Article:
What Strategies should we train (or train not to)?

“He that passeth by, and meddleth with strife belonging not to him, is like one that taketh a dog by the ears.” — Proverbs 26:17

In my analysis of The Armed Citizen column, two things that I noticed have broader implications than ‘skills,’ although there are both skills and tactics involved in their execution. To me, they are strategic considerations about what to do vis-à-vis how to do it. I’m not hung up on the strategic/tactical terminology, so call it whatever suits you.

Intervene in another’s situation                 15%

Hold at gunpoint until police arrive             12%

As many of my friends know, I’m not a fan of intervention in others’ affairs. I won’t say I would never do it, but I would need a really good reason. Even some police agencies, such as the LAPD, discourage officers from taking ‘enforcement action’ when they are off-duty.

Los Angeles Board of Police Commissioners’ Findings

Although it is preferred that an off-duty officer refrain from taking enforcement action and instead act as a good witness, the rapidly unfolding circumstances warranted immediate intervention to preserve life.

Therefore, it was reasonable for Officer A to take immediate action to safeguard the lives of the public.

Even when the LAPD BOPC finds an officer’s “use of force to be in policy, requiring no action” in such a situation, it sometimes recommends additional training that the officer must undergo to remedy tactical deficiencies noted.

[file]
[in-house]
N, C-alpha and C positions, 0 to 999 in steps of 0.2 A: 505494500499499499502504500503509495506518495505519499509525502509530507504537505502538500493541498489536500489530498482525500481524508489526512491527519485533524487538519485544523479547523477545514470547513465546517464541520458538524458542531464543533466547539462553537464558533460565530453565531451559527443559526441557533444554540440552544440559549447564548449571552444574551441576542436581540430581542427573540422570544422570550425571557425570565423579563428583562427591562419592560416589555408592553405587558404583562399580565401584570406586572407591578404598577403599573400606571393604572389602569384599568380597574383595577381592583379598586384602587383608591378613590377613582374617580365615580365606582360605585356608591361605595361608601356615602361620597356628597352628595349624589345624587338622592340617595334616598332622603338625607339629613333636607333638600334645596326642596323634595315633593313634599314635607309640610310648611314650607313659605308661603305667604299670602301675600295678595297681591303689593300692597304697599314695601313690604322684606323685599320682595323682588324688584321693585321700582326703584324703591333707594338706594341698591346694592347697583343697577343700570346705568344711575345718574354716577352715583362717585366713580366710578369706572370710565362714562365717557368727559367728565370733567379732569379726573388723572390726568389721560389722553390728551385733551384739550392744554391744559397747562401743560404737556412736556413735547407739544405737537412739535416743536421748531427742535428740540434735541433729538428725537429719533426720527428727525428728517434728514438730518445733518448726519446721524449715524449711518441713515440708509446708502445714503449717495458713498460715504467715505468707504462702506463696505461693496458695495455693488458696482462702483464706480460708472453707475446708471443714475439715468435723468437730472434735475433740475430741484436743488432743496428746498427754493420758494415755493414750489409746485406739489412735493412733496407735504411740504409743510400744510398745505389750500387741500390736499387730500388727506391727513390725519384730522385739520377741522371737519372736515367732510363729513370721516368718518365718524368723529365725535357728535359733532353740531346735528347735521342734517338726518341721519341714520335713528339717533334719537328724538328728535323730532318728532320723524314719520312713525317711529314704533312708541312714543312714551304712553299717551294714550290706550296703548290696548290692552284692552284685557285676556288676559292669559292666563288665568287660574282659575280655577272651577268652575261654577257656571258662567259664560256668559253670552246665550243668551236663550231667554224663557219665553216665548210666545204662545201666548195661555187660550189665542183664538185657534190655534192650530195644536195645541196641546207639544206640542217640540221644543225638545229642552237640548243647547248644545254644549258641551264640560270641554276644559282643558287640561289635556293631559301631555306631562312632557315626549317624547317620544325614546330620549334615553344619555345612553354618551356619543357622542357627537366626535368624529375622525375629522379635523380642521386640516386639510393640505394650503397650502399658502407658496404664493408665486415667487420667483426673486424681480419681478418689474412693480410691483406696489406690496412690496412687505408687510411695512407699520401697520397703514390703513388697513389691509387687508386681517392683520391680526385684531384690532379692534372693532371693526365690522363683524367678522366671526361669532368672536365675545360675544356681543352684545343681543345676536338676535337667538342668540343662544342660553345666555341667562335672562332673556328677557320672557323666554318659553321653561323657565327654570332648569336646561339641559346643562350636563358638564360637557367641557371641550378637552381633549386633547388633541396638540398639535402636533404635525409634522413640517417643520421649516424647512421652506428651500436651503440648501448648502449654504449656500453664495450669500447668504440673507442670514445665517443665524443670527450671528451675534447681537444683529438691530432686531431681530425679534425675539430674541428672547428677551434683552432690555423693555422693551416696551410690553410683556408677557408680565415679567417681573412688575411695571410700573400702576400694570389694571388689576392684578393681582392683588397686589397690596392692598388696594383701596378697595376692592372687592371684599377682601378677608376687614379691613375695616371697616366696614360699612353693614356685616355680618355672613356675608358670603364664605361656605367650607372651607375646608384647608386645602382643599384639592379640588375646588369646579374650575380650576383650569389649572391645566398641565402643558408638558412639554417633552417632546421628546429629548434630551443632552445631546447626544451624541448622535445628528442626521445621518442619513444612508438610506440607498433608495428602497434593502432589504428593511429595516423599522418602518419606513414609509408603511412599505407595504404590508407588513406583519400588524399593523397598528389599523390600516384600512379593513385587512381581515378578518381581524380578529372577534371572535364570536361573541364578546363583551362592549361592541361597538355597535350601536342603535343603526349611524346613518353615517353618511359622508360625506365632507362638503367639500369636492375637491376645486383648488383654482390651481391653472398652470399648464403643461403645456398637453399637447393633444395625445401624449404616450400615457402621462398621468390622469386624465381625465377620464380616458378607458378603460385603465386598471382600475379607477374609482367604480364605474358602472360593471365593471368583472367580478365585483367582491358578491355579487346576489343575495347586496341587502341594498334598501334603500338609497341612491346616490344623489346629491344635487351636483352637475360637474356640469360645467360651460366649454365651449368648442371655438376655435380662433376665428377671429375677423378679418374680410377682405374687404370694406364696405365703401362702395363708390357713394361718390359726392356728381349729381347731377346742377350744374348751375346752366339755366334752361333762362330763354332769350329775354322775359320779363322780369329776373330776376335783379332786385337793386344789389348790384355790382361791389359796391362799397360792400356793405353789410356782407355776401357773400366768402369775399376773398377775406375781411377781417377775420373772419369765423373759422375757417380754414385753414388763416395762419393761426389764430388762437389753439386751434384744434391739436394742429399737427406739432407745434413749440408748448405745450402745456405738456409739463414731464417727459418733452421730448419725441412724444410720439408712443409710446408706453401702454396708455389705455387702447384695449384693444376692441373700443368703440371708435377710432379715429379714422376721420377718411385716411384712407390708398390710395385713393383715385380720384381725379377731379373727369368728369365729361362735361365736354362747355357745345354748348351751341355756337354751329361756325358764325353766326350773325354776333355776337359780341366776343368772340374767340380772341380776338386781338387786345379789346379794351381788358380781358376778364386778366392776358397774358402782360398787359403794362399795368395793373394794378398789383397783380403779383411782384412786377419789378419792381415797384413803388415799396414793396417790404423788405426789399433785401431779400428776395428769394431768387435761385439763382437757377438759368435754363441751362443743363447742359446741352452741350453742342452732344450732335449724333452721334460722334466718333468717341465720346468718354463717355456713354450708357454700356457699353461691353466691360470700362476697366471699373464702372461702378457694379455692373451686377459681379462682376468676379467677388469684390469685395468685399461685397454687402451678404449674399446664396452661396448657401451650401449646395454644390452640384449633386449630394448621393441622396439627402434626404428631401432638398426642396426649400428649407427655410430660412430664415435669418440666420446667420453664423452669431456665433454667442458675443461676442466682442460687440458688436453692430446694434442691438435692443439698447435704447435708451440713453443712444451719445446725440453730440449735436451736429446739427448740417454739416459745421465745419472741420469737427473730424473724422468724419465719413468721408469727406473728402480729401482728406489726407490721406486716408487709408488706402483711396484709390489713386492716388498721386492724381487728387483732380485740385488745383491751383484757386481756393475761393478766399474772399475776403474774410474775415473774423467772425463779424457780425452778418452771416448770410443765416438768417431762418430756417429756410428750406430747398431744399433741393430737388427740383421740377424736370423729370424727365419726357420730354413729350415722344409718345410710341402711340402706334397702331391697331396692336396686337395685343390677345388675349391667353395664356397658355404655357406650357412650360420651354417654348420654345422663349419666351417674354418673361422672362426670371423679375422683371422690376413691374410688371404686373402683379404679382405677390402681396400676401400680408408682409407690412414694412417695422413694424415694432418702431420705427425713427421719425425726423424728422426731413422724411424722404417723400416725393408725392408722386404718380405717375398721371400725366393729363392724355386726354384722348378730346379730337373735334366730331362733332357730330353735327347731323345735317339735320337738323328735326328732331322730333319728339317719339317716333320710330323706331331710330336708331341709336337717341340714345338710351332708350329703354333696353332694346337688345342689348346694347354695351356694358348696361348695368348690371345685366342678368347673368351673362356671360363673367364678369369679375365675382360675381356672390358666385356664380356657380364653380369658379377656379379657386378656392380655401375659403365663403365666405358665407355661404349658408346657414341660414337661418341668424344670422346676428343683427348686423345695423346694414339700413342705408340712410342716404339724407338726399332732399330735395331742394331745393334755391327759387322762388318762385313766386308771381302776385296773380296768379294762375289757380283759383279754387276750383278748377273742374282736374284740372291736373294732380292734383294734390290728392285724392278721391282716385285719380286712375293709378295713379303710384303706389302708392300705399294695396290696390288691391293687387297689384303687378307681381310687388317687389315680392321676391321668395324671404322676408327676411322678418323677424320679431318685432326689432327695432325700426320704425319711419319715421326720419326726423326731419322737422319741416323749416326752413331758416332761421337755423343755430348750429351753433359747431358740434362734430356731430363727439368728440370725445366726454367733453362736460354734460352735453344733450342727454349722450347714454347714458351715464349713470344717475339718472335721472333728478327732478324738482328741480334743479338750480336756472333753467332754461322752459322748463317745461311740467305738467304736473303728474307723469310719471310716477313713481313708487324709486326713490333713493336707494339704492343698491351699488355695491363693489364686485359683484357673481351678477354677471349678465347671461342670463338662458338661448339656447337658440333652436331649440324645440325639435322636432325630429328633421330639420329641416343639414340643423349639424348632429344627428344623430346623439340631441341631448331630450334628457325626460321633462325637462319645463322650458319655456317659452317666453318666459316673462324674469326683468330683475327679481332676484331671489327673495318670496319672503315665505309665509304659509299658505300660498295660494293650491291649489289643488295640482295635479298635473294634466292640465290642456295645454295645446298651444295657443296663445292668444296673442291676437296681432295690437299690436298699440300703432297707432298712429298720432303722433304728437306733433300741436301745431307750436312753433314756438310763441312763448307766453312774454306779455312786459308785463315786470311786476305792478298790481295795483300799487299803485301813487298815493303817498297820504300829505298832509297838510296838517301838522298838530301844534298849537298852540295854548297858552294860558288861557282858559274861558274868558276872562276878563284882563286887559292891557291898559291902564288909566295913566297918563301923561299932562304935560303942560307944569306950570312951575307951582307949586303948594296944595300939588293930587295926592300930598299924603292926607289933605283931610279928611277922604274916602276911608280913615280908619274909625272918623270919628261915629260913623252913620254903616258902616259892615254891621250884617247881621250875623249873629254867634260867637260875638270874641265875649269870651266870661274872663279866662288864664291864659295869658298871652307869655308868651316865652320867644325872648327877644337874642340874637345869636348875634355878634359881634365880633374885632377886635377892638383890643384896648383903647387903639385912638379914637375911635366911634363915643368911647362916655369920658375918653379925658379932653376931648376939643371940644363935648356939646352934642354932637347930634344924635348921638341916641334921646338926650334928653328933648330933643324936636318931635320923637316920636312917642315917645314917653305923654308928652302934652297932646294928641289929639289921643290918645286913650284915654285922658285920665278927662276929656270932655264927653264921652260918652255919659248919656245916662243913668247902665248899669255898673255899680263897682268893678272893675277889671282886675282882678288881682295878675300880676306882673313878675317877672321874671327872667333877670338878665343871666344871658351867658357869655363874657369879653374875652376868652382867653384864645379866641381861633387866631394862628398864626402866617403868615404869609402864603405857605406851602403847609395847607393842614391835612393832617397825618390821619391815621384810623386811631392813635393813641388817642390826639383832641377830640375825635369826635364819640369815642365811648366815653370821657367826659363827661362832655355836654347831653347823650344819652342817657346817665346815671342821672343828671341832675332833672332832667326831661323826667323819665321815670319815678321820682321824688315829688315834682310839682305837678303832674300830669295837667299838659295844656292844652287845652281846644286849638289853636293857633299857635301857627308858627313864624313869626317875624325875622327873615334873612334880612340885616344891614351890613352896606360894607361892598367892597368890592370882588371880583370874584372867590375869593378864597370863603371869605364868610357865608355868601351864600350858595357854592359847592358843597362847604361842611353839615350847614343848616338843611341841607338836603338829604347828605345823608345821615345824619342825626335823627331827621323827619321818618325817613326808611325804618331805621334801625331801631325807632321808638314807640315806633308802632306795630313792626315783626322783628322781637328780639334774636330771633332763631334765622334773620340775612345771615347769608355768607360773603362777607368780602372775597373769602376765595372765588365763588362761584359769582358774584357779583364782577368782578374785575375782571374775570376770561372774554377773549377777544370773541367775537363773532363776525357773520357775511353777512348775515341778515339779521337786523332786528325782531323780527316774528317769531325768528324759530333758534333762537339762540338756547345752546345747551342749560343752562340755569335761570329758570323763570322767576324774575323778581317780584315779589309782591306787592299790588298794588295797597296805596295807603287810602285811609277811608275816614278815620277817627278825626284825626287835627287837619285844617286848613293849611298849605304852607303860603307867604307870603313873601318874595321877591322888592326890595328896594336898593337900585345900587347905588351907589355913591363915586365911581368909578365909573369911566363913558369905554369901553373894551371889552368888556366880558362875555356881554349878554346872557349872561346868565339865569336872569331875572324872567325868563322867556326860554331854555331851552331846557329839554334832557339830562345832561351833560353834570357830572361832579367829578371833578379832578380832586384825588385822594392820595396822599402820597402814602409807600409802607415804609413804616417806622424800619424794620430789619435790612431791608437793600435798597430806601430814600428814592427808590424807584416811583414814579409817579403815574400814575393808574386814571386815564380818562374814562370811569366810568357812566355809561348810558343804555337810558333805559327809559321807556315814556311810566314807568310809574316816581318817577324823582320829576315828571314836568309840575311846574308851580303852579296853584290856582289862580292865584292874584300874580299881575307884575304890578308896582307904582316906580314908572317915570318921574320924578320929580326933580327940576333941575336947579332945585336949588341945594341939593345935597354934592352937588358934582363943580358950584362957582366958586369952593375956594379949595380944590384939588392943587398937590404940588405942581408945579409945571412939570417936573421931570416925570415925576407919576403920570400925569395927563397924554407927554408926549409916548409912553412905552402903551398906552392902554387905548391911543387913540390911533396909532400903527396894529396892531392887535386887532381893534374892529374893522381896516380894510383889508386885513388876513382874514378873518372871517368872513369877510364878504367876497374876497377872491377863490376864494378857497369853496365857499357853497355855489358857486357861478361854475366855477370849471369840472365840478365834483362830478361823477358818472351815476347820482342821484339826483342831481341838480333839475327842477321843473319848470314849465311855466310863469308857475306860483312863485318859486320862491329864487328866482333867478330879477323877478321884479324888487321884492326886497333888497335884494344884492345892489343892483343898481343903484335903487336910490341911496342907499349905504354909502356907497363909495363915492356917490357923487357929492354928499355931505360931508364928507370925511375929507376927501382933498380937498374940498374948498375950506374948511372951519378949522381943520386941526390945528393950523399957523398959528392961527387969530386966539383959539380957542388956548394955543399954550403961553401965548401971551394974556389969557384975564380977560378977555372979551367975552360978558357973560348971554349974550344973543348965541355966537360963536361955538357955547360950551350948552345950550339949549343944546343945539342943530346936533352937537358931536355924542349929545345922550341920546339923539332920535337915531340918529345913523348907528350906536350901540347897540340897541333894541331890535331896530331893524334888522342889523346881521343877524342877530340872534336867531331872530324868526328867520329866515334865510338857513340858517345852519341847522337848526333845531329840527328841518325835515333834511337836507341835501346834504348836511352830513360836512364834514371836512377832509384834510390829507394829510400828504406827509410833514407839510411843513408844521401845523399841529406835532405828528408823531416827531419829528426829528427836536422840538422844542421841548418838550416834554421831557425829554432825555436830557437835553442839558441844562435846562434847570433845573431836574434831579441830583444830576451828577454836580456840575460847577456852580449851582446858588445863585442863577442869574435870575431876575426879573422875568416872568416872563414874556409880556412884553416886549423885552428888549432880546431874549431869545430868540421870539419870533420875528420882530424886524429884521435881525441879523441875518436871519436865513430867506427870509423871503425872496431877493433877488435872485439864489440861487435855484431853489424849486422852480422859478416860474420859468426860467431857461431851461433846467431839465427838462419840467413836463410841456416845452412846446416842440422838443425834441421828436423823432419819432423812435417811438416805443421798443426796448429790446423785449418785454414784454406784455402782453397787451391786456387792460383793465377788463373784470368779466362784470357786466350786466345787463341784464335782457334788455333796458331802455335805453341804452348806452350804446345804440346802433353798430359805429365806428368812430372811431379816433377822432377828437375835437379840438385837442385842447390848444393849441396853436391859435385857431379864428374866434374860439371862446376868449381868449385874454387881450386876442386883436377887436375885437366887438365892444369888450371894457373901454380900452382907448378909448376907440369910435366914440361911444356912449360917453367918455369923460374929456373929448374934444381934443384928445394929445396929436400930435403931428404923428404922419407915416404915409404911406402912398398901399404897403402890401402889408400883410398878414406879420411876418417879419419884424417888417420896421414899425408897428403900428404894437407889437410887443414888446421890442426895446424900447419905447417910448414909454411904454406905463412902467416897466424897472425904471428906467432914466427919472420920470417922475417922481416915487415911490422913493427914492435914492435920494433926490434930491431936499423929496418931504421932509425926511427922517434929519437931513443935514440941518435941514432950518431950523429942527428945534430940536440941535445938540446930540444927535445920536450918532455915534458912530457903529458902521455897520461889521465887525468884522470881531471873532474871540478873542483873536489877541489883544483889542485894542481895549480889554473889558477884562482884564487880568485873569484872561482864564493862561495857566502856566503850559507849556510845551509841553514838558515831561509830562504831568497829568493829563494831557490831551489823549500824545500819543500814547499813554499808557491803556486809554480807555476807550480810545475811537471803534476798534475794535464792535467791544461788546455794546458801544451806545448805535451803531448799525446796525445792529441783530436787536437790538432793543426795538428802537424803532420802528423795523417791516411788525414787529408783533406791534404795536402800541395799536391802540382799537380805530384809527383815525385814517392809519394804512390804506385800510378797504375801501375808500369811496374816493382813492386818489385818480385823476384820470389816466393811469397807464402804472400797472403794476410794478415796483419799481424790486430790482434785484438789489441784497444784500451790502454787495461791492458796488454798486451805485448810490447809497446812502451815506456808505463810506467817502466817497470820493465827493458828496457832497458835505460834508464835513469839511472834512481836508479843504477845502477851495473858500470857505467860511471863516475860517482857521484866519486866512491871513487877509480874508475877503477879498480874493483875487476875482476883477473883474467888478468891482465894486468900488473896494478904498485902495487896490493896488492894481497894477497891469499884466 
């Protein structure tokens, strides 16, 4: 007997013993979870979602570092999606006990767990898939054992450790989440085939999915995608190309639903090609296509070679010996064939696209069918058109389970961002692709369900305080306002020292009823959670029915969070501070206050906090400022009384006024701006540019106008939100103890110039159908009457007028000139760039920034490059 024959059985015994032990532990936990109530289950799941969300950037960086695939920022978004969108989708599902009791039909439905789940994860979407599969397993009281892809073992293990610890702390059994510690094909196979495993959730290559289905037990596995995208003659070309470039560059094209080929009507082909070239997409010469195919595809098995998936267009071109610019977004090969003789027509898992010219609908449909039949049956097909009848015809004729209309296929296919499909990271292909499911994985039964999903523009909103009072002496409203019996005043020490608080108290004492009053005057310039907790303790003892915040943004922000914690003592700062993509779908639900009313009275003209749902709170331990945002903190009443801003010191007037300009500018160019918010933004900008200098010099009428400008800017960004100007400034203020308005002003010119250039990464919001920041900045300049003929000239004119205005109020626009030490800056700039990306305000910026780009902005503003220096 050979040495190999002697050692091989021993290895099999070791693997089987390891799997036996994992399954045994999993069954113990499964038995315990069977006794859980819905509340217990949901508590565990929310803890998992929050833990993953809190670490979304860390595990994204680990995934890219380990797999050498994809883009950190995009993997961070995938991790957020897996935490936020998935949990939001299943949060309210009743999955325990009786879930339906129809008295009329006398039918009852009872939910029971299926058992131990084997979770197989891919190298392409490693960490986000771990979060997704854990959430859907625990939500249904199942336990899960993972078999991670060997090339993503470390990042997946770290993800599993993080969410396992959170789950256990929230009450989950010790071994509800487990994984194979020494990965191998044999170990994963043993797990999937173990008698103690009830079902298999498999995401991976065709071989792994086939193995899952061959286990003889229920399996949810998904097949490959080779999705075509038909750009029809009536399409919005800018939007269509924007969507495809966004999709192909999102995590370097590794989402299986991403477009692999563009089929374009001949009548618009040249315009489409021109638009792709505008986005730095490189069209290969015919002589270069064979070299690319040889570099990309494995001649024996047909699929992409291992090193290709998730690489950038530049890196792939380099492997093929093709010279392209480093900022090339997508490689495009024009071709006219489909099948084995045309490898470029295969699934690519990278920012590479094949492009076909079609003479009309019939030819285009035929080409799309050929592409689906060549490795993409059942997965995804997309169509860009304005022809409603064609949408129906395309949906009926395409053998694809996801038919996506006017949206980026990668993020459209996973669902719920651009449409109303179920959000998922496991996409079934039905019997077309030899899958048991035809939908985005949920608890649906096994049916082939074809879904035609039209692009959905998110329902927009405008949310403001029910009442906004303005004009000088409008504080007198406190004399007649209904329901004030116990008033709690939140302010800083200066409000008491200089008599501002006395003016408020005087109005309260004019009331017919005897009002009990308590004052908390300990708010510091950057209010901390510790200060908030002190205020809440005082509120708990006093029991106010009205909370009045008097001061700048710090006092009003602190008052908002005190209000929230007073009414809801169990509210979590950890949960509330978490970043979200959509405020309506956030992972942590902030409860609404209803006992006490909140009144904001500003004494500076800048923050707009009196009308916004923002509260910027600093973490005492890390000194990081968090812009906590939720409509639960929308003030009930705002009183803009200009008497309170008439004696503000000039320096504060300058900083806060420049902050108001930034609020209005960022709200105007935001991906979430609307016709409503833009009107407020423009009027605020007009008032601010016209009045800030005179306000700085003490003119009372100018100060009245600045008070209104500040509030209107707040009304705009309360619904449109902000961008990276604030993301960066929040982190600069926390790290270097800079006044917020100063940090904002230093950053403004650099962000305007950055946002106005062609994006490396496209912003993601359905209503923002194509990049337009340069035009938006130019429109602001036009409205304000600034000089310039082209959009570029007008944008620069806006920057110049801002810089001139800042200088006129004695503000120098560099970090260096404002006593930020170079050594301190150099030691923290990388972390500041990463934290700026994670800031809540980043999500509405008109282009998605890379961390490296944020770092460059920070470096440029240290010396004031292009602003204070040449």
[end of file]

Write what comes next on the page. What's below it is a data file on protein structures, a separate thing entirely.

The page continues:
Board of Police Commissioners’ Findings

A. Tactics

The BOPC found that … Officer A (7 years, 8 months service) would benefit from additional tactical training at the Training Division (formal training) level.

In one incident that took place in the Atlanta area 3 years ago, the person who intervened was shot in the back and killed by a seeded backup man in the liquor store. There were a whole series of tactical and marksmanship issues and errors associated with that tragic incident.

In addition to the tactical considerations, Andrew Branca’s excellent book The Law of Self Defense discusses a number of legal considerations about intervention. For example, if a weapons carrier intervenes of behalf of someone who is not innocent in the encounter, then neither is the one who intervenes.

Intervention opens a big can of worms and I’ve never been much interested in fishing. Many years ago, Evan Marshall, a very savvy and experienced Detroit street cop, espoused a philosophy of being a good witness until “they start searching people, making people get down on the floor, or herding people into a back room.” At that point, he felt gunfire was in order. I haven’t come across anything I find more apropos, so that’s the personal strategy I have in mind.

The risk/reward aspect of ‘Hold at gunpoint until police arrive’ is a separate and involved topic that we’ll discuss in the future.


%d bloggers like this: